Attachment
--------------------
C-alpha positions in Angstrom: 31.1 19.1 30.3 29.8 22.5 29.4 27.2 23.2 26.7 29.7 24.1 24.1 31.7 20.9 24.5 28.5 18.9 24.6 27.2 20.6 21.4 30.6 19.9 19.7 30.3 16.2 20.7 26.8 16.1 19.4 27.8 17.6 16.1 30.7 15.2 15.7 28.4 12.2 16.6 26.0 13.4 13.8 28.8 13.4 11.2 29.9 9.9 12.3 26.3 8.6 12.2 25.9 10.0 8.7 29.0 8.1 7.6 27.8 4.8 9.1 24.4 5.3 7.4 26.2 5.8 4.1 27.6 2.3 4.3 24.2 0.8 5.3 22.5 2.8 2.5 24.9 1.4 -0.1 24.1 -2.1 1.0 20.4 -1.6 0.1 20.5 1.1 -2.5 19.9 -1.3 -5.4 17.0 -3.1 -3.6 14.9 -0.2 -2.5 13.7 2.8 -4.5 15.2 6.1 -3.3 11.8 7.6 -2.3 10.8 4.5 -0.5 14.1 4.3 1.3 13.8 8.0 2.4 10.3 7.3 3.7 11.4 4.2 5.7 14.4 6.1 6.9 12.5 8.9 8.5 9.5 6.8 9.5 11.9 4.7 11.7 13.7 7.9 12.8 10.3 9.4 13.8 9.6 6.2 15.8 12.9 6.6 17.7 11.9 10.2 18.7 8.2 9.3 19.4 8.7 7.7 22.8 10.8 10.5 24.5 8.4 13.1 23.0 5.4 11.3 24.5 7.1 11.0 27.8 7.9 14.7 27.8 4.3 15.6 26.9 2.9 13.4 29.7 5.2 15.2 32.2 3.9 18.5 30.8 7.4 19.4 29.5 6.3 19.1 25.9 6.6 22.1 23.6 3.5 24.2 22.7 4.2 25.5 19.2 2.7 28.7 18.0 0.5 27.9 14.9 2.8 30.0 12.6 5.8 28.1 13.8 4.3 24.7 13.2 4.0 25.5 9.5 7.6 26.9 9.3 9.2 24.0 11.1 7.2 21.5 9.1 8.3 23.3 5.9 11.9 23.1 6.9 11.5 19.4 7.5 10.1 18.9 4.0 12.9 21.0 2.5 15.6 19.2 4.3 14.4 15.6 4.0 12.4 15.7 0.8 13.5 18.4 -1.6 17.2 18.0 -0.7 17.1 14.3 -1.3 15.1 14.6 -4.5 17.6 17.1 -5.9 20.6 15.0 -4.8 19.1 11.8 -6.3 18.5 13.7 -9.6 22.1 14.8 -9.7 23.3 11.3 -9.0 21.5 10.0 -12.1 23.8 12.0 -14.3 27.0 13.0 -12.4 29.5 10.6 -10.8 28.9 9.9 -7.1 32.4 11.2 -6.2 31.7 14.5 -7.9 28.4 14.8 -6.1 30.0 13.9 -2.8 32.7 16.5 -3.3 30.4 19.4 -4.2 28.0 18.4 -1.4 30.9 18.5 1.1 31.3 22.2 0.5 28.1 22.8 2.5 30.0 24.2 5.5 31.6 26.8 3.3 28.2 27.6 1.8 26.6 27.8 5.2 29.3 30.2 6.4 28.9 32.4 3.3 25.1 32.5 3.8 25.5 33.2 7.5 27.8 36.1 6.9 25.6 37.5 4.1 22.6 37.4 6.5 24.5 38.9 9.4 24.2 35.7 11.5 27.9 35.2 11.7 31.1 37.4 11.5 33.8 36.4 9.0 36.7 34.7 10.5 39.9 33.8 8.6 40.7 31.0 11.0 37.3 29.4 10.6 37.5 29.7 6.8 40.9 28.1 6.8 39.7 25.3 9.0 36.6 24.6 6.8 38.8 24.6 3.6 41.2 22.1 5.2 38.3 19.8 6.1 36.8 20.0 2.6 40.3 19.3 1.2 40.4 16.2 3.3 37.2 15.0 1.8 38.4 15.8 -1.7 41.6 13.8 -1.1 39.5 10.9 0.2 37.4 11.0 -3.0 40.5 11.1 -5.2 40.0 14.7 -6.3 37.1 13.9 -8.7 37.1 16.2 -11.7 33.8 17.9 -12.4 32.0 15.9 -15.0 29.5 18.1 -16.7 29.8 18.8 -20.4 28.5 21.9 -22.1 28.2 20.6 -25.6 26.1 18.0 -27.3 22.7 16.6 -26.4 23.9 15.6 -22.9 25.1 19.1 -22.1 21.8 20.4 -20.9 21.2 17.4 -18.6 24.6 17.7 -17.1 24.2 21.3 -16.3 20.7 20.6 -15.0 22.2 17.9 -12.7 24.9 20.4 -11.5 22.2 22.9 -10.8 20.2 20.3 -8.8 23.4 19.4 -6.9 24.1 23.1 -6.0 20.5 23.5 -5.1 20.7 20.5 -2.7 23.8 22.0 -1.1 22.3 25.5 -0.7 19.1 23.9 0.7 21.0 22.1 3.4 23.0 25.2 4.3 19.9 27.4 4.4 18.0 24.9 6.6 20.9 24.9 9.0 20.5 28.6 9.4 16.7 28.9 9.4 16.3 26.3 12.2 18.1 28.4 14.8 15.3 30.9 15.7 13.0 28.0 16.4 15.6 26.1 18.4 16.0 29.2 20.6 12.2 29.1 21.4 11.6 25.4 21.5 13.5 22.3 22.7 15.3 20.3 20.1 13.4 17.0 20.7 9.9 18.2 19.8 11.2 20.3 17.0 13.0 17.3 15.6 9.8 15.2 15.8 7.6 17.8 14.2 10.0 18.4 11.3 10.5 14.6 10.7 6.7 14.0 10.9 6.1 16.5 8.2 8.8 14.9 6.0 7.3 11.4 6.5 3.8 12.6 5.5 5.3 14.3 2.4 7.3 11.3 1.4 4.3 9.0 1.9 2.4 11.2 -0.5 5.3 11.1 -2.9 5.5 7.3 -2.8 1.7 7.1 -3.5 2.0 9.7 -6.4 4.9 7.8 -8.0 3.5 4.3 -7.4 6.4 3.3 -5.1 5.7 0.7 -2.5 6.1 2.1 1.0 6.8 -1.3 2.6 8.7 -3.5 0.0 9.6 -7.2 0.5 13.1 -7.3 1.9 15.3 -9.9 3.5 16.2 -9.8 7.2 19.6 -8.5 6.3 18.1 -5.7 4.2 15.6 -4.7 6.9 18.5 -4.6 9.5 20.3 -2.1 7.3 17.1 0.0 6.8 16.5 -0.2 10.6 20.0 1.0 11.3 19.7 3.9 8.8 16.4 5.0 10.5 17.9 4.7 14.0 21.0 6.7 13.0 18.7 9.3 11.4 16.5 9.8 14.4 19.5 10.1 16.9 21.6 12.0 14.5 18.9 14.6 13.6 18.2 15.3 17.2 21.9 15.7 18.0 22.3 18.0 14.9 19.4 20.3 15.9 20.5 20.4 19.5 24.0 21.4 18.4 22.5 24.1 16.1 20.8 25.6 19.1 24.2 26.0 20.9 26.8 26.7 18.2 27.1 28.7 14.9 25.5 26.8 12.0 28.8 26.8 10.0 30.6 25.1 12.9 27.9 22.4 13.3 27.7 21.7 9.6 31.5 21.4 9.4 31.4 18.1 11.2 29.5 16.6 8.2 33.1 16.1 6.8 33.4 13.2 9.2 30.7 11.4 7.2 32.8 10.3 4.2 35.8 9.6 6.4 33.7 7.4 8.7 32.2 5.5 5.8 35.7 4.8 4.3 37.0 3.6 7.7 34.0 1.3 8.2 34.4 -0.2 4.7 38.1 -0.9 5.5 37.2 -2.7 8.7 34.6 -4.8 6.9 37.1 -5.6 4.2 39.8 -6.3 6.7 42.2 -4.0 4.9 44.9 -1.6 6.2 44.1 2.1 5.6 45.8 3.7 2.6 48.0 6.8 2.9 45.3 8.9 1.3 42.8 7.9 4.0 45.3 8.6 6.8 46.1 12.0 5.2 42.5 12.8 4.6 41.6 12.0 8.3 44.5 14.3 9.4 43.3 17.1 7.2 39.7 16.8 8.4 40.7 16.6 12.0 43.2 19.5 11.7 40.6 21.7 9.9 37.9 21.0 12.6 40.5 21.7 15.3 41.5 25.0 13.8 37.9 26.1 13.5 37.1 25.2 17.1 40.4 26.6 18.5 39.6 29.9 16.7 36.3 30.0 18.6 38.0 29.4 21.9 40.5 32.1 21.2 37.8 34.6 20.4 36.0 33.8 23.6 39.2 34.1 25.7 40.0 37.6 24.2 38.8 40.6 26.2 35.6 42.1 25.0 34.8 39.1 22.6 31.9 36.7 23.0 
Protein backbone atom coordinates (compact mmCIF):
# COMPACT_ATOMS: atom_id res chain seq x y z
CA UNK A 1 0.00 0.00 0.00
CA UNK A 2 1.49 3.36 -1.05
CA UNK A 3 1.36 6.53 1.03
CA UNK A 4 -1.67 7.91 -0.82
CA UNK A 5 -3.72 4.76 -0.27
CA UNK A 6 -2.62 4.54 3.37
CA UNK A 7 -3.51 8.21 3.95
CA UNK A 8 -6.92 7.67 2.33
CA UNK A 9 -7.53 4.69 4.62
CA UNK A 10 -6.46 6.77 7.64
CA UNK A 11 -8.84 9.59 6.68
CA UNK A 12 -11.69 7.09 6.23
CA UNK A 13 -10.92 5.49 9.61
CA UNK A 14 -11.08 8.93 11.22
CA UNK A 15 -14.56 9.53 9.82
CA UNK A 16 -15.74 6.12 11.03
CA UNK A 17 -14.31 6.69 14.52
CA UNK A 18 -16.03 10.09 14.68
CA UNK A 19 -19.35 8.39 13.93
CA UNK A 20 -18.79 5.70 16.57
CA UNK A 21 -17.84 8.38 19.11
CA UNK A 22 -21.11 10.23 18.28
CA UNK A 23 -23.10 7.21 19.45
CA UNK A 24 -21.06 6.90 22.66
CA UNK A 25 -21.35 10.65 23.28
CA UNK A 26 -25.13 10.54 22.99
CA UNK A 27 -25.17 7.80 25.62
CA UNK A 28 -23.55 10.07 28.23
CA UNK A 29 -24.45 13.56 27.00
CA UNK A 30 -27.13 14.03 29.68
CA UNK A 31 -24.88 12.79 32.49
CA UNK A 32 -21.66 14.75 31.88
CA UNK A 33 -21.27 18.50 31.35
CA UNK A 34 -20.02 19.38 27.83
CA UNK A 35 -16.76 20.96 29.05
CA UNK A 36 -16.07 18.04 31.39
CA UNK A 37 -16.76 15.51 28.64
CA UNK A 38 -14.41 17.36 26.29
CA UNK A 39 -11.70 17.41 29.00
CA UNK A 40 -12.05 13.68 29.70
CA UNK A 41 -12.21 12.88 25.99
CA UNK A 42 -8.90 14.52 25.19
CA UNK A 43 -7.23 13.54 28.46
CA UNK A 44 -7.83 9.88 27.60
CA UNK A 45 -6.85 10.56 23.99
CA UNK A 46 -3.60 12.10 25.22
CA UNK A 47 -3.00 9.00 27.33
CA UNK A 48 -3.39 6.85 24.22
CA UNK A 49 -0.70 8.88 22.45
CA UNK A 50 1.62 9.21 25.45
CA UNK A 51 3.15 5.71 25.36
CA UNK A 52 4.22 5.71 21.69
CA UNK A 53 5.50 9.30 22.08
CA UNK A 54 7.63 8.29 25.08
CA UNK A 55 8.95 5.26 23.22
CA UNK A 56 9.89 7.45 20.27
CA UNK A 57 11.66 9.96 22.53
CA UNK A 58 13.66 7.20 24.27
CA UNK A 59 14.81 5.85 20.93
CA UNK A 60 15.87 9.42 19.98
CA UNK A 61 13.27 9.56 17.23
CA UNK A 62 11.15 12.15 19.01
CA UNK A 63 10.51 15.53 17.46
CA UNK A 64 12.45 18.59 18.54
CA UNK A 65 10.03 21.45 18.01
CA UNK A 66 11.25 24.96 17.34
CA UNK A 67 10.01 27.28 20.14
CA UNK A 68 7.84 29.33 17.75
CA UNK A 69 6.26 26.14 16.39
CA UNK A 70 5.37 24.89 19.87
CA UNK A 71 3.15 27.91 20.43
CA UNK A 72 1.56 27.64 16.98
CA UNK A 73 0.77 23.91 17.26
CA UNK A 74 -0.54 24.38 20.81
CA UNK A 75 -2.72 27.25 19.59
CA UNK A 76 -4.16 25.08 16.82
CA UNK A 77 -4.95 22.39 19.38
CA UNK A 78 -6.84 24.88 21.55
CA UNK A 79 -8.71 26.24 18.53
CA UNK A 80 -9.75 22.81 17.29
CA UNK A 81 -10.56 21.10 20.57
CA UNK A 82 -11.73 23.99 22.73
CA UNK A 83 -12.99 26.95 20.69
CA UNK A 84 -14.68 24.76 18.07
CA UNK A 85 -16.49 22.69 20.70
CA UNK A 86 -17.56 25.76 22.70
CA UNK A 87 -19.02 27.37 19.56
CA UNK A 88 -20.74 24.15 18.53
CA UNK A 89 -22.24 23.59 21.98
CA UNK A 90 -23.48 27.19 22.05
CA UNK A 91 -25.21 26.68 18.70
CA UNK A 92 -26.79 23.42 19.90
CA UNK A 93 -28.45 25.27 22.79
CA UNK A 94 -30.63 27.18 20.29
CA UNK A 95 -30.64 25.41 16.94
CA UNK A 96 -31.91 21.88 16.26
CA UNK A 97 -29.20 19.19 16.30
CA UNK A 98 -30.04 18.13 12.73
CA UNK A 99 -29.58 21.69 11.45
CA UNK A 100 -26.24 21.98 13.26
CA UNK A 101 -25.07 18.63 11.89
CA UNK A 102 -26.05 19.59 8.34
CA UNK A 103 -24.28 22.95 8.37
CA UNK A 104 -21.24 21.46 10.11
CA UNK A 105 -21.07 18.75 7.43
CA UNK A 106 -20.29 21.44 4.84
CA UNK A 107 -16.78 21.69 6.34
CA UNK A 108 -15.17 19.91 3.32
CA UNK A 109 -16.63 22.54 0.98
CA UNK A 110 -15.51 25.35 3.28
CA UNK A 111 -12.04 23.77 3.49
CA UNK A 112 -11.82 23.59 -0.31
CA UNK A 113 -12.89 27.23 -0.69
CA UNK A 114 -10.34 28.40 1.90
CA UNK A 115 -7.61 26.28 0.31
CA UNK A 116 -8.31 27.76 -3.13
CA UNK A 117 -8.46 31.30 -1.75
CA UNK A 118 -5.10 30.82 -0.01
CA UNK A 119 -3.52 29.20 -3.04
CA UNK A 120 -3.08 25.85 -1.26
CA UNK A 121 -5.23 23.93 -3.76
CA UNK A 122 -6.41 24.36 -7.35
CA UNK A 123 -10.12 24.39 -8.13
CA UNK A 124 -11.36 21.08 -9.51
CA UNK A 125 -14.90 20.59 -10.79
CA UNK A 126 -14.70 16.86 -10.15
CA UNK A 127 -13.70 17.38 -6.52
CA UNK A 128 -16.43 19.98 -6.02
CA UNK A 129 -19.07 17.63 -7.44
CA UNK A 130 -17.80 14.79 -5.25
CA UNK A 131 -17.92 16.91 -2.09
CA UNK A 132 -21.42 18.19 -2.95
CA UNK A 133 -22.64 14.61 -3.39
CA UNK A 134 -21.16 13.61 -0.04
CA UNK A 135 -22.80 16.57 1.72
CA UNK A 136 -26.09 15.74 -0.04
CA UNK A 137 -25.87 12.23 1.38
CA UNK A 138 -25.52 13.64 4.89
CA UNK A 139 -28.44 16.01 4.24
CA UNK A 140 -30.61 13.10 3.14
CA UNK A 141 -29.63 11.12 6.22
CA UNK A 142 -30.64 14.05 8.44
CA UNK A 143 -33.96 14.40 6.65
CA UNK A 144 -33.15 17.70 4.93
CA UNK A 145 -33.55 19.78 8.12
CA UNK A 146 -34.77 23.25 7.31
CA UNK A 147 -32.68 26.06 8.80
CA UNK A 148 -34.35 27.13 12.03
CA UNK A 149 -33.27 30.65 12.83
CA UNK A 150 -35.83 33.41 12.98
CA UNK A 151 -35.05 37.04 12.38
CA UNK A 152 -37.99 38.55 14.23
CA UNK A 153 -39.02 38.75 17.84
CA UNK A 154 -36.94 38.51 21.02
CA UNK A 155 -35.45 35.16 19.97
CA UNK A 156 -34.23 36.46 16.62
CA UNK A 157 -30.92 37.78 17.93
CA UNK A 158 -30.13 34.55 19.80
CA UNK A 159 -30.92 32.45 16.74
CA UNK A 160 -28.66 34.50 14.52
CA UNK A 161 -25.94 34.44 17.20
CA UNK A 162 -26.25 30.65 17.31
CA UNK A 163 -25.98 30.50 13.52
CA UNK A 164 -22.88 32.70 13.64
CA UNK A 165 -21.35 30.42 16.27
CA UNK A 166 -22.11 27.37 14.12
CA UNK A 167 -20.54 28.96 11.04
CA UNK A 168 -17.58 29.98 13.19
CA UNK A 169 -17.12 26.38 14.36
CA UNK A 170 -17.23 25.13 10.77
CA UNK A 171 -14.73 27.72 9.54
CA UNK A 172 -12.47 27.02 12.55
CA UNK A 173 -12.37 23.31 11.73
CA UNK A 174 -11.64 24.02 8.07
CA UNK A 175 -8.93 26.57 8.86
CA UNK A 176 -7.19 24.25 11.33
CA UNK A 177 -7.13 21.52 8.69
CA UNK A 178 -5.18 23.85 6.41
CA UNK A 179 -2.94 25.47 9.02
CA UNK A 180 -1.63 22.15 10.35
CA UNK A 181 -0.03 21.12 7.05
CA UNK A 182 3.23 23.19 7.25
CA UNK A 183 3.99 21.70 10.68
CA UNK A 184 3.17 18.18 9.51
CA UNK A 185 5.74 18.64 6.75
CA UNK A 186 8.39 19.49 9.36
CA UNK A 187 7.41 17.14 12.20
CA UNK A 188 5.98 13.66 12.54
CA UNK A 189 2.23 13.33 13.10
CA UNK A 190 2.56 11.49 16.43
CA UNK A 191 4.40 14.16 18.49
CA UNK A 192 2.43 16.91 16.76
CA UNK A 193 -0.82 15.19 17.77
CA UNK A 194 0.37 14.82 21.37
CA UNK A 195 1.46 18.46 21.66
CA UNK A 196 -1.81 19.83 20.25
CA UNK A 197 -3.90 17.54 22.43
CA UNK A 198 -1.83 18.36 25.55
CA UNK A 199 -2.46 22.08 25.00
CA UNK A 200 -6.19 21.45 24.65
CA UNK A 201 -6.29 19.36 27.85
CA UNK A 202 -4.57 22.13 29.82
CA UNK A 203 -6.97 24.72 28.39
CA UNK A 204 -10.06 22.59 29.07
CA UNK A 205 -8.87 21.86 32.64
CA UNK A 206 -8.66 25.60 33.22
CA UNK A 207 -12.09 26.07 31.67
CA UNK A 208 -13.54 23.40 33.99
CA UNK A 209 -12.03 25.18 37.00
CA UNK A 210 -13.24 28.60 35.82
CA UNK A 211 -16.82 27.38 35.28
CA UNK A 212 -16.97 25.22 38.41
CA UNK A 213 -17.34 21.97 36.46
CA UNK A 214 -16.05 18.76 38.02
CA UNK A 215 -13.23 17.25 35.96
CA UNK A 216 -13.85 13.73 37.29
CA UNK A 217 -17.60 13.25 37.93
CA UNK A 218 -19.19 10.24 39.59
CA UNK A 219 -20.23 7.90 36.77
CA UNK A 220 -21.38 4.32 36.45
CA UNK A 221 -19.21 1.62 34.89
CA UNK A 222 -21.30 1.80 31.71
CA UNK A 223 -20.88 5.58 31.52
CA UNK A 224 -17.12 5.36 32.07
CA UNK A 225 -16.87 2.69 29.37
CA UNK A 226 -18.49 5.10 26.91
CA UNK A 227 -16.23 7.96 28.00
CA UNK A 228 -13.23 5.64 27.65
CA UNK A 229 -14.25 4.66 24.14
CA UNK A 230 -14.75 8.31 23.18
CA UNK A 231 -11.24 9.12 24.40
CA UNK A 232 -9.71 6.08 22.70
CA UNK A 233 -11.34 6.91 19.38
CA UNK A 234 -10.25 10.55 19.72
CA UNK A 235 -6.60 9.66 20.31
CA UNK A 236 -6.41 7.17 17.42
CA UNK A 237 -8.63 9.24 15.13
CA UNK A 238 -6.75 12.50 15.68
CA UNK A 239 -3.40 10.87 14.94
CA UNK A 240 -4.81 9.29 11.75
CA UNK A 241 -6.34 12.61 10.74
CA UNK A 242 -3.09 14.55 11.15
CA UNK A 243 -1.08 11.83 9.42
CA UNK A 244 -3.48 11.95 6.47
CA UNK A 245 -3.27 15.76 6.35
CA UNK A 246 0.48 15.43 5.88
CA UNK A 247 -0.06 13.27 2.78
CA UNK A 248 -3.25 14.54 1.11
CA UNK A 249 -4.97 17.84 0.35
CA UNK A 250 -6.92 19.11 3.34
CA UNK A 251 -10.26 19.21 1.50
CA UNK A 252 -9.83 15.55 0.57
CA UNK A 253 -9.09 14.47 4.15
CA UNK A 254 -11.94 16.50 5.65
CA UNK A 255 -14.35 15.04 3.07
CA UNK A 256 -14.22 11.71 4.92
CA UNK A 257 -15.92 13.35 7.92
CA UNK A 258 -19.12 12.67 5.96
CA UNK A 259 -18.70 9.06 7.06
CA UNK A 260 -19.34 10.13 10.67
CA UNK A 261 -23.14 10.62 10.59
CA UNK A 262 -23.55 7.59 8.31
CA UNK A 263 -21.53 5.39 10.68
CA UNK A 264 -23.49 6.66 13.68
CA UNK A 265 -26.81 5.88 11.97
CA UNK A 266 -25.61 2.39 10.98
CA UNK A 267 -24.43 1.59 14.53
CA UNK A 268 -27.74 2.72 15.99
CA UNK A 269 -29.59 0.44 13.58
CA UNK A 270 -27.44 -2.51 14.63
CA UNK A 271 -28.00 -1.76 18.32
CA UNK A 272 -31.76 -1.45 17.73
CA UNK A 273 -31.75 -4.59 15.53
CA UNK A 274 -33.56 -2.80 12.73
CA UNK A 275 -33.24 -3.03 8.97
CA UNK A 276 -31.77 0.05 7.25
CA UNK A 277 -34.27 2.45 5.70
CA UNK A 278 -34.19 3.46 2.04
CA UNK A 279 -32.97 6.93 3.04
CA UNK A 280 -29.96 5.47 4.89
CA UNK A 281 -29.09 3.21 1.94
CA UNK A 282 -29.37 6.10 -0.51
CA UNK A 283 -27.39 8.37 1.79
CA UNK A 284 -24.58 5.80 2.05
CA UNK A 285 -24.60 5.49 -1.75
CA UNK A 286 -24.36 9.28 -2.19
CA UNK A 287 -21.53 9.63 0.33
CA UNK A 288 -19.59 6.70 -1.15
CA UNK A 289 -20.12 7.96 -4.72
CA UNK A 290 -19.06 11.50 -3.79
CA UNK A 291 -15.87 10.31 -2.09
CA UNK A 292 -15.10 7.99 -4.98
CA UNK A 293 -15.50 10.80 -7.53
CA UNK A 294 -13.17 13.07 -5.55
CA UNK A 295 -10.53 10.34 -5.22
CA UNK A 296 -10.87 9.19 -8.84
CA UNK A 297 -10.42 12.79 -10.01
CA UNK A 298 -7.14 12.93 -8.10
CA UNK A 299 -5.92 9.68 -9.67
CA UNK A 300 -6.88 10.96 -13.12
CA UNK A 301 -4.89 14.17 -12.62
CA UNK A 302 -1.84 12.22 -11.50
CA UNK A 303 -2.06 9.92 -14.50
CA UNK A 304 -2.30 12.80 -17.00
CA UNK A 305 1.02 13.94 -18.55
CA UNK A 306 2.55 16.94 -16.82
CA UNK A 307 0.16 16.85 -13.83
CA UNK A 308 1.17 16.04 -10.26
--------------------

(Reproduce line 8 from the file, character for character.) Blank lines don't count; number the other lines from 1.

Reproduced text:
CA UNK A 5 -3.72 4.76 -0.27